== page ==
JB: Molycorp used debt, equity and preferred shares to fund through production at higher stock price valuations. The company announced on Feb. 23 that it earned $0.26/share for Q411. Gross profit margins dropped less than 7% total, which means management is doing a very good job operationally considering how much REE prices fell and how some input costs have increased during the Phase 1 production ramp up of Project Phoenix at Mountain Pass. The company is in very good shape to weather out the storm of lower prices. It is now generating good cash flows from small production and doesn't need to go back to the market for any more debt/equity financing unless it wants to make an acquisition of accretive, undervalued assets, as it did earlier in the year by buying the rare earths processing company Silmet. The company recently announced a JV deal with Daido Steel and Mitsubishi Corp. (MSBHF:OTN) to make value added, higher profit margin rare earth magnets in Japan starting in 2013. Once more market penetration occurs, Molycorp is projecting massive sales growth for 2012 and should be able to achieve pricing power on all of their Xsorbx water treatment products and start getting a premium for the product. It's a sound long-term strategy. Innovating with the rare earths to create higher profit margin products to sell is the best way to weather the storm of a worsening macroeconomic environment.
Questions remain concerning permitting, execution on the mine-to-magnet vertical integration strategy, processing capacity and exposure to the HREEs. But the company is the best positioned of the group in our opinion. If Molycorp succeeds, the sector will start to get more people willing to finance other projects. The company could even reinvest profits into other juniors.
MD: Over at Great Western's Steenkampskraal Mine, the all-important total rare earth oxide (TREO) grades are well above 10% TREO, some of the highest grades of any deposit in the world, which could translate into the most robust profit margins. Rock mined at Steenkampskraal is monazite, so in-demand HREE concentrations are high. The mine could be in production in less than 18 months. The company already has a license to store the thorium byproduct at the mine, and since the mine was operated decades ago before it was shut down, infrastructure is already present. The company owns two quality processing facility assets worth more than the current market cap. Management has already said demand is increasing so rapidly that another doubling of production capacity is possible after the first expansion is implemented in the next three years.
Great Western Minerals owns a few other promising REE deposits. It will be buying tailings from other South African miners. It has a deal negotiated with Aichi Steel, a subsidiary of Toyota Group, for Aichi to buy a large quantity of rare earth alloys and another long-term supply contract with German permanent magnet maker, Vacuumschmelze.
The downside is that the Steenkampskraal Mine is located in South Africa, which is politically unstable. However, Great Western's processing plants will comprise most of the profit and those facilities are located in the U.S. and U.K.
Also, although it is generating significant revenues, Great Western Minerals is still not profitable because it pays high input costs for processing materials. The company imports rare earth metals from China at great expense. Management has not done a good job of understanding the macroeconomic situation or of managing the cash levels at the company and because of this, management botched a financing in the last few months that it could have easily done at a much higher stock price earlier in the year and have diluted less. The company is not fully funded yet and is not completely self-sustaining. Cheaper materials from Steenkampskraal will generate higher profits. The company's other processing facility, Great Western Technologies in Michigan, is currently sitting idle because of a dearth of HREE materials.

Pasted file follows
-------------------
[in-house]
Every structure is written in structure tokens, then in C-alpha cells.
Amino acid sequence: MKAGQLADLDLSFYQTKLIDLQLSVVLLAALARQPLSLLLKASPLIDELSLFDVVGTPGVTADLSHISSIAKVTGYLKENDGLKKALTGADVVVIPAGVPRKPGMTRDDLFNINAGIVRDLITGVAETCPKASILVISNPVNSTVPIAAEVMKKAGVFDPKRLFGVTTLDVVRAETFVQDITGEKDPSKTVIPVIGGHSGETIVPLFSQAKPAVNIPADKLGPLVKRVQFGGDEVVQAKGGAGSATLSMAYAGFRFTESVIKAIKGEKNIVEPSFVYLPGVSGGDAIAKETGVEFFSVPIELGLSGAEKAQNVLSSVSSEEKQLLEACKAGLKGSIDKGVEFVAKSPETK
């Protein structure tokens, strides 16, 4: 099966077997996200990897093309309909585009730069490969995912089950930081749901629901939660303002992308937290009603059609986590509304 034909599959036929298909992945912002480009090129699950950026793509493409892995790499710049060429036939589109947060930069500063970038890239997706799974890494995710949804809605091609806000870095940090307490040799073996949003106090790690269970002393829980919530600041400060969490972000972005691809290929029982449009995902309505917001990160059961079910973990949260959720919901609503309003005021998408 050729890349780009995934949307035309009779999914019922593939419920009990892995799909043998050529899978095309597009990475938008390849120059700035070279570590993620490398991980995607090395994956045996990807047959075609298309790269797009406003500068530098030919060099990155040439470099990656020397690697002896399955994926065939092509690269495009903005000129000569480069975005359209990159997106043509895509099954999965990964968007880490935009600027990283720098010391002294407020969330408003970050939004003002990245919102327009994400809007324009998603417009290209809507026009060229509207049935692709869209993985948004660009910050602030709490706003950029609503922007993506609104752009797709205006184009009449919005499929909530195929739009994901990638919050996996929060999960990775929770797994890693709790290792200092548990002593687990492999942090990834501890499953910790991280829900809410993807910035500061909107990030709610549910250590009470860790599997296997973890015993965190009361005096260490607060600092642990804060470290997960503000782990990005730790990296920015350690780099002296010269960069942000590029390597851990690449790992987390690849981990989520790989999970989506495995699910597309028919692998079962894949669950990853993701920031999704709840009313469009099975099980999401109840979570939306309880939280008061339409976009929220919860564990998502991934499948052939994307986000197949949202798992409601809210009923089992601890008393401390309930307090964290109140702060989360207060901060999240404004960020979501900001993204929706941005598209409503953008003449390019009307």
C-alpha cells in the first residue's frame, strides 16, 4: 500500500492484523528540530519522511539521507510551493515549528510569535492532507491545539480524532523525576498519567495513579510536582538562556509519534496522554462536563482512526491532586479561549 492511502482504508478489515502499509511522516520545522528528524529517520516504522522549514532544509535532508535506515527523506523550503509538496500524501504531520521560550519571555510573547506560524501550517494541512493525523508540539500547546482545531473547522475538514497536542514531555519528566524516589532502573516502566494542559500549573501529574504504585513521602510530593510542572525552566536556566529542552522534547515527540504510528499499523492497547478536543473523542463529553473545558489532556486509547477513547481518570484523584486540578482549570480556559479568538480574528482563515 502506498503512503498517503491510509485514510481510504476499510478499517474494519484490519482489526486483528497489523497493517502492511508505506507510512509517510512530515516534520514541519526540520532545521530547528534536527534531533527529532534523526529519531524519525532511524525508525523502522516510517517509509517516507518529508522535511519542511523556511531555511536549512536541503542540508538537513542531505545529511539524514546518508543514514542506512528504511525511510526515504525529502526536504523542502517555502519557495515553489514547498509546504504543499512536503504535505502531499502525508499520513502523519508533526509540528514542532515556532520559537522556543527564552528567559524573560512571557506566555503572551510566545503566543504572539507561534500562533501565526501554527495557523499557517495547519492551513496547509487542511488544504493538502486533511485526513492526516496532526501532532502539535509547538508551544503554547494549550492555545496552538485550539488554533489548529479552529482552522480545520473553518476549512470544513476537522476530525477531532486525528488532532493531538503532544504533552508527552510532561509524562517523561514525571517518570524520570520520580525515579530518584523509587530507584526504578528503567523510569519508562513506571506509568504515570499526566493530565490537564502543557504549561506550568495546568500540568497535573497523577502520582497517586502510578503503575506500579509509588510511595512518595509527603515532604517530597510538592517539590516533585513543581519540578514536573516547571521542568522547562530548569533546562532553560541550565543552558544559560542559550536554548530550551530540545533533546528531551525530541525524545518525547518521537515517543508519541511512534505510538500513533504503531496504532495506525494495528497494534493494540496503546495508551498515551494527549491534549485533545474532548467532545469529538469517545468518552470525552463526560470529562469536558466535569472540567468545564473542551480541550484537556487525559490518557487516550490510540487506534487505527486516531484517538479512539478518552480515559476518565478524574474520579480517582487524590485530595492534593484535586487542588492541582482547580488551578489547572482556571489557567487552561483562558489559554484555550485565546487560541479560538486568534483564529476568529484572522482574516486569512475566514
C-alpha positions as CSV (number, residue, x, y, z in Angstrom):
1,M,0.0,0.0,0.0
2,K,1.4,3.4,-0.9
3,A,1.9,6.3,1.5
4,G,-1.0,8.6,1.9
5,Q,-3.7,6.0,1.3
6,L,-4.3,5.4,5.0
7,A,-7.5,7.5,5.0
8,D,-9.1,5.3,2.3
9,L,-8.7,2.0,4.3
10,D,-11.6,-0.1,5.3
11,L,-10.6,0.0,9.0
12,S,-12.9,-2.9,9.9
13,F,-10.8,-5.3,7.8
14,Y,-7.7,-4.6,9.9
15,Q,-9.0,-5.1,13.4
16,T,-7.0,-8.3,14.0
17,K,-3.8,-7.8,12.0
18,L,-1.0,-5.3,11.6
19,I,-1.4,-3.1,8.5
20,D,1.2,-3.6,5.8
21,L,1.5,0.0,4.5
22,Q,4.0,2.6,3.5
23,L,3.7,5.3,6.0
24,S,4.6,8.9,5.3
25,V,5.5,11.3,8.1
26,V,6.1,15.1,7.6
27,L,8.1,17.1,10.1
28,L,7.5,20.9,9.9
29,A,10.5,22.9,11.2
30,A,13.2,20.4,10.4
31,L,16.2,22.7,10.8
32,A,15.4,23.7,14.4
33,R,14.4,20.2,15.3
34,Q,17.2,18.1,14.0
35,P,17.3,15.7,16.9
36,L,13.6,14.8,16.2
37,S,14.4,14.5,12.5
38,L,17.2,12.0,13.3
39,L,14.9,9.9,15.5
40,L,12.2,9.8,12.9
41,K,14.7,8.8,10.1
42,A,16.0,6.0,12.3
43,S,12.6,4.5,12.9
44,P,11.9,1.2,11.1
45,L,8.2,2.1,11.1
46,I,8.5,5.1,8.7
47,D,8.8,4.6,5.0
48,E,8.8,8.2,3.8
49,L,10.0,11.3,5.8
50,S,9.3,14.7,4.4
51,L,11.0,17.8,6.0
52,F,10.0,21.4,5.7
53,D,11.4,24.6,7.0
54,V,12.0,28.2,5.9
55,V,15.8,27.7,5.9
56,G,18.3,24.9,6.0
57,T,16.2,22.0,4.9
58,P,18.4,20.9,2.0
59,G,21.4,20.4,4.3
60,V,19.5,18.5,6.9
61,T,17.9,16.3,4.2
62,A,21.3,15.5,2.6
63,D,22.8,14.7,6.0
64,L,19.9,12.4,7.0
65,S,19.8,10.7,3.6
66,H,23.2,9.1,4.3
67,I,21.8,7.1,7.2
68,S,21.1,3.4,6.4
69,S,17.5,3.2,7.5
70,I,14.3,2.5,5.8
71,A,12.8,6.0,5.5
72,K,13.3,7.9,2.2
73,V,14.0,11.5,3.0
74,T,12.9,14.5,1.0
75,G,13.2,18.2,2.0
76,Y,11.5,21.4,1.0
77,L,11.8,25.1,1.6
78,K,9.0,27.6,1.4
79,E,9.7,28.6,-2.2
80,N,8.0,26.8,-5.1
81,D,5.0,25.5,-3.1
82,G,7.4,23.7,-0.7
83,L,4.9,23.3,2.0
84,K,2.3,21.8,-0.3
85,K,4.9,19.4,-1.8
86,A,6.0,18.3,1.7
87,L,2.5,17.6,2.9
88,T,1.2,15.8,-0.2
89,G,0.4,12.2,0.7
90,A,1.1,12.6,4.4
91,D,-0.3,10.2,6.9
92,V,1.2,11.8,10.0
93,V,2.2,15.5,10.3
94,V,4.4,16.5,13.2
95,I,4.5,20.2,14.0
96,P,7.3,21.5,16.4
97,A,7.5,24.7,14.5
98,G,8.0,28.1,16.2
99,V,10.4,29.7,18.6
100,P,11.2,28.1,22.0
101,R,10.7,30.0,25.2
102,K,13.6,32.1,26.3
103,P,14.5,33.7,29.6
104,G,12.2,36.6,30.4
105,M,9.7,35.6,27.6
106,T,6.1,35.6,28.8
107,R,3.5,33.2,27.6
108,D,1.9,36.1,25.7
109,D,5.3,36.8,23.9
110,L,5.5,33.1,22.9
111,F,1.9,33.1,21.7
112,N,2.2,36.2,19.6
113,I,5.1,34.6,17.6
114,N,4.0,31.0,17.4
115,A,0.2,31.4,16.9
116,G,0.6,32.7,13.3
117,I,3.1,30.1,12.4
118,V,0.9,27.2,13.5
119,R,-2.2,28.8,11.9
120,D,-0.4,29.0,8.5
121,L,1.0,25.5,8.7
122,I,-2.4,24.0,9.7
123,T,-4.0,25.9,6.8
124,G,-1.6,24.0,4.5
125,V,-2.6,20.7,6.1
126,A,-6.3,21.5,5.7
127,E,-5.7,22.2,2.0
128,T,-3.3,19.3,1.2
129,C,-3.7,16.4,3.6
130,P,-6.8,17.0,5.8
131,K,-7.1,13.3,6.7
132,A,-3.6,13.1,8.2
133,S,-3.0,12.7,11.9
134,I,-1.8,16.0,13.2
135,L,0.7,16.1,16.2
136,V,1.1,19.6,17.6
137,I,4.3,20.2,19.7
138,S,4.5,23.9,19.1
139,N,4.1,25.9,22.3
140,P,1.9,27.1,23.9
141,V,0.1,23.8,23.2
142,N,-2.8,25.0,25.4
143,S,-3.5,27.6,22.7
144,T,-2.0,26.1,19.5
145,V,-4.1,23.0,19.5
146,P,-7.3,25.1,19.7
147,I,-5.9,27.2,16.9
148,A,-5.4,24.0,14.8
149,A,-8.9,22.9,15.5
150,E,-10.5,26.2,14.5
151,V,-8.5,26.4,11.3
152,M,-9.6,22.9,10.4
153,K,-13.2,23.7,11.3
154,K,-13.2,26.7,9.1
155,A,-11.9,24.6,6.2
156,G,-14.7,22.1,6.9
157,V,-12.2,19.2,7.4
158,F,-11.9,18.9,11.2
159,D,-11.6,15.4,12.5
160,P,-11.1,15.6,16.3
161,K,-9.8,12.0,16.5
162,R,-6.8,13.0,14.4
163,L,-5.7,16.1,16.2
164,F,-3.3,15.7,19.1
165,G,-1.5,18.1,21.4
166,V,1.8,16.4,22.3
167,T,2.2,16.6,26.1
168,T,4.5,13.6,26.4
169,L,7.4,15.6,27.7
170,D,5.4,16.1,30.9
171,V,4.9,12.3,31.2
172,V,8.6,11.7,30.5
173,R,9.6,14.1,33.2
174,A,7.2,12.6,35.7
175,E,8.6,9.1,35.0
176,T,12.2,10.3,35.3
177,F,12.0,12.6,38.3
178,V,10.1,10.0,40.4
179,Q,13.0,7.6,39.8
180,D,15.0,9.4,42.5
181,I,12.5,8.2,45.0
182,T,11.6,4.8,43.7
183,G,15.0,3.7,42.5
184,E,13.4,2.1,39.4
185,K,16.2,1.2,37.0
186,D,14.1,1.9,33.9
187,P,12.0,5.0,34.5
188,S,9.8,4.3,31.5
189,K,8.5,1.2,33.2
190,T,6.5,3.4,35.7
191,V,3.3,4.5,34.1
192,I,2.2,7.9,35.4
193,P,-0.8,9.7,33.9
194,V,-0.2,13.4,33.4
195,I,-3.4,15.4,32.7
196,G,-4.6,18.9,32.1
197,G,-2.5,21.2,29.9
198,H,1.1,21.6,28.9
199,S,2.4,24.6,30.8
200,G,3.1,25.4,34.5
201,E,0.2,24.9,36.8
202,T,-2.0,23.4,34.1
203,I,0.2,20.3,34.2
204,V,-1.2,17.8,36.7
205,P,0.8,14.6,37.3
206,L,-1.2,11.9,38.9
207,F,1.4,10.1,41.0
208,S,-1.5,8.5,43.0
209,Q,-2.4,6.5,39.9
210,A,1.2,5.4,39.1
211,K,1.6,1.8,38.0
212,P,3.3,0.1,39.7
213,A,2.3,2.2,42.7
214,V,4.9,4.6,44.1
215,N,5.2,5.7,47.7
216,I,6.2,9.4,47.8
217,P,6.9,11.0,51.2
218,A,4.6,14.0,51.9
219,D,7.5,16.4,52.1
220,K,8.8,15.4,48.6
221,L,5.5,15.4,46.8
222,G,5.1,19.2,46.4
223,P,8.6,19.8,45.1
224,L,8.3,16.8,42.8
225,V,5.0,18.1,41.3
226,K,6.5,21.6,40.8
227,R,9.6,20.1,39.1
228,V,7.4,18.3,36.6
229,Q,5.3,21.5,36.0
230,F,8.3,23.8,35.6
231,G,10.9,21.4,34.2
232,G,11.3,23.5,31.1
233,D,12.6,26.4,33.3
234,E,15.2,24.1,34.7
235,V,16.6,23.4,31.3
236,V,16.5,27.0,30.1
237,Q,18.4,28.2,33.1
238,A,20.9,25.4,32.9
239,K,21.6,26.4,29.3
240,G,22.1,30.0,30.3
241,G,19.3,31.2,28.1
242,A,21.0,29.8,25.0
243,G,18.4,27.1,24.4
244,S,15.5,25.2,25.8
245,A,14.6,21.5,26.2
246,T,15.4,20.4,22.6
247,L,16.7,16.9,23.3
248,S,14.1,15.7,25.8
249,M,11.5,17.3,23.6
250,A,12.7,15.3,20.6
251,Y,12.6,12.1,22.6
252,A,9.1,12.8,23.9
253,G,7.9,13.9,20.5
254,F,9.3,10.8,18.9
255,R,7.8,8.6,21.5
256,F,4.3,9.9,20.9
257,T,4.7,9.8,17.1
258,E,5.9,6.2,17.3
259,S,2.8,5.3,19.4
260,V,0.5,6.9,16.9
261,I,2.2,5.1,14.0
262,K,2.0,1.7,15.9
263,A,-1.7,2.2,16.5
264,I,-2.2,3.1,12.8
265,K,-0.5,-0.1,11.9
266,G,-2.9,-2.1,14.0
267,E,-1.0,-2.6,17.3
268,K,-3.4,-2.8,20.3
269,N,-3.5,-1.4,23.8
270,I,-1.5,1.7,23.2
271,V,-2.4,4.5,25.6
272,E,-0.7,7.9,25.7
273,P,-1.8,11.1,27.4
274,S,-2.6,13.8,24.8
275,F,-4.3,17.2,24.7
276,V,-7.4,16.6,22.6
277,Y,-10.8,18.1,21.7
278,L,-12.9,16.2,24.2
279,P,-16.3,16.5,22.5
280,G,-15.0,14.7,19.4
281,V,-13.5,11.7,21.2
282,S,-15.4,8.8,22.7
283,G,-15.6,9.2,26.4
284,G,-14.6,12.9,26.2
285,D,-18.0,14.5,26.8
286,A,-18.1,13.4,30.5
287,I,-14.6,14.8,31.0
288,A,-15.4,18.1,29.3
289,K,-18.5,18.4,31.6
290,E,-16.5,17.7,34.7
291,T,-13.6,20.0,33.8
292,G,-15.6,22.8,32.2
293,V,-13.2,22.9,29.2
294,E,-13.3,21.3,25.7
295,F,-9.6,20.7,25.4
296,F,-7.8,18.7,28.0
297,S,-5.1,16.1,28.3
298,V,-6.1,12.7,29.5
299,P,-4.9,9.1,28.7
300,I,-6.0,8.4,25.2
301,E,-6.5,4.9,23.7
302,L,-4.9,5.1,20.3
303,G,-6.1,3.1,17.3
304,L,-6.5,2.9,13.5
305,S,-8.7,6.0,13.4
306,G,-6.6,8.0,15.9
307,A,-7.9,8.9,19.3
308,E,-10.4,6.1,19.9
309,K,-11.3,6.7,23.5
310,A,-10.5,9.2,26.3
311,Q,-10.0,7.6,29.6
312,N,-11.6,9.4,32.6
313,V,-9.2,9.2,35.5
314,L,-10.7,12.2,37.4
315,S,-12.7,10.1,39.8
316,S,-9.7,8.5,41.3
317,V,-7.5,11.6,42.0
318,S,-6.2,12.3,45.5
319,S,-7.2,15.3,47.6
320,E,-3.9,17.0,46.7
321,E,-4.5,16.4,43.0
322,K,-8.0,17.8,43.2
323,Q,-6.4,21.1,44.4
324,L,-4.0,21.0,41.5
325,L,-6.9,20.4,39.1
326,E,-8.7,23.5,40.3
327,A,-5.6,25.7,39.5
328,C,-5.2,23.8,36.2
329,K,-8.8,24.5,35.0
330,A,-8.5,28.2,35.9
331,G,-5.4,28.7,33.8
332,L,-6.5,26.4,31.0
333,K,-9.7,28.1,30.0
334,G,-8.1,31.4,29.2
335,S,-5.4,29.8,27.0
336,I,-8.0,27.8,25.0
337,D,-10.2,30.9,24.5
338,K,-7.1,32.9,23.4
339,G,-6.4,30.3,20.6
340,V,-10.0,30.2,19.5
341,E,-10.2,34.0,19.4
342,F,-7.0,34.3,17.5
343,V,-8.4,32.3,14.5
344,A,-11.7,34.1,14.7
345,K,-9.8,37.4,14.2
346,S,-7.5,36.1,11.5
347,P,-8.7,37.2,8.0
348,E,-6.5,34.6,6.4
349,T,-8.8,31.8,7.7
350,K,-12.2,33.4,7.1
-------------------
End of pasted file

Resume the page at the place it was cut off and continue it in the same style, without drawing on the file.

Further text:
Great Western Minerals is a long-term play. Financial statements are getting stronger with increasing gross profit margins due to the Less Common Metals processing plant. Great Western's stock price also benefited tremendously when the rare earth metals price rose from 2010 to July 2011. Since then, the stock price had a violent correction, mainly from declining rare earth prices and dilution. Investors will have to have a two- to three-year timeframe when investing with Great Western Minerals. The most important thing to watch is management execution. Can they can recover from the dilution? Will they bring the Steenkampskraal Mine to full production on time with no major setbacks? Will they reduce processing costs? And can they continue to expand profit margins? If management can execute, we would not be surprised if this stock goes up tenfold.
TCMR: What REE-related companies could benefit from demand for REEs' unique physical properties?
JB: Neo Material Technologies (NEM:TSX) is generating significant profits and free cash flow. The company makes higher, valued-added profit margin products in the form of permanent magnets. Not many firms are capable of making neodymium iron-boron magnets outside of China, Japan and Germany. The company has been using profits to acquire smaller magnet-making firms.
The company recently announced a share buyback program to counteract what it believes is severe undervaluing. Neo Material still buys some of its rare earth alloy materials from China to make magnets and is vulnerable to higher export tariffs/taxes on Chinese rare earth products or disruptions in supply. To better protect itself, the company needs to further diversify its supply.
Similar to Great Western Minerals, Neo Materials is also a long-term play for rare earth investors. However, if you invested in this stock over a year ago, then it should be paying off now. Financial statements continue to get stronger every quarter with 10 consecutive increases in quarterly revenue due to the increasing rare earth prices. The quarterly earnings per share (EPS) increased almost sixfold and operating income is at $109 million (M), compared to $19M last year. Long-term debt is at $197M, but the company is sitting on $319M in cash, so it can pay off debt in full at any time and still have enough cash to reinvest.